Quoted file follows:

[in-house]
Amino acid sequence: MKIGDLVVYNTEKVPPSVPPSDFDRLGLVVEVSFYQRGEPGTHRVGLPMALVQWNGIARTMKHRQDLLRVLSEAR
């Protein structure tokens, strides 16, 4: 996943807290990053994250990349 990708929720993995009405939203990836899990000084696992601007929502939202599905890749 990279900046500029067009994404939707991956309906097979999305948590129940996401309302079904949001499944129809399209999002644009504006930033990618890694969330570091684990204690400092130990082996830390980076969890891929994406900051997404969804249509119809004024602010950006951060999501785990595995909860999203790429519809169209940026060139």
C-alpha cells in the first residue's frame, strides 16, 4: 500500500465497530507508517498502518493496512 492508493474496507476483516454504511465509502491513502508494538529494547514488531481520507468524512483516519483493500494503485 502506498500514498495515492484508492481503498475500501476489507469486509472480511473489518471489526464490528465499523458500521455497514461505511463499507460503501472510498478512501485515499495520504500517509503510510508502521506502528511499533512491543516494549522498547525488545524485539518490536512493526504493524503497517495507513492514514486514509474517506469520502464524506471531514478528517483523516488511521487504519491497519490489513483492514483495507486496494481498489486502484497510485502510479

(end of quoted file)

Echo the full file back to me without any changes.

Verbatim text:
[in-house]
Amino acid sequence: MKIGDLVVYNTEKVPPSVPPSDFDRLGLVVEVSFYQRGEPGTHRVGLPMALVQWNGIARTMKHRQDLLRVLSEAR
């Protein structure tokens, strides 16, 4: 996943807290990053994250990349 990708929720993995009405939203990836899990000084696992601007929502939202599905890749 990279900046500029067009994404939707991956309906097979999305948590129940996401309302079904949001499944129809399209999002644009504006930033990618890694969330570091684990204690400092130990082996830390980076969890891929994406900051997404969804249509119809004024602010950006951060999501785990595995909860999203790429519809169209940026060139």
C-alpha cells in the first residue's frame, strides 16, 4: 500500500465497530507508517498502518493496512 492508493474496507476483516454504511465509502491513502508494538529494547514488531481520507468524512483516519483493500494503485 502506498500514498495515492484508492481503498475500501476489507469486509472480511473489518471489526464490528465499523458500521455497514461505511463499507460503501472510498478512501485515499495520504500517509503510510508502521506502528511499533512491543516494549522498547525488545524485539518490536512493526504493524503497517495507513492514514486514509474517506469520502464524506471531514478528517483523516488511521487504519491497519490489513483492514483495507486496494481498489486502484497510485502510479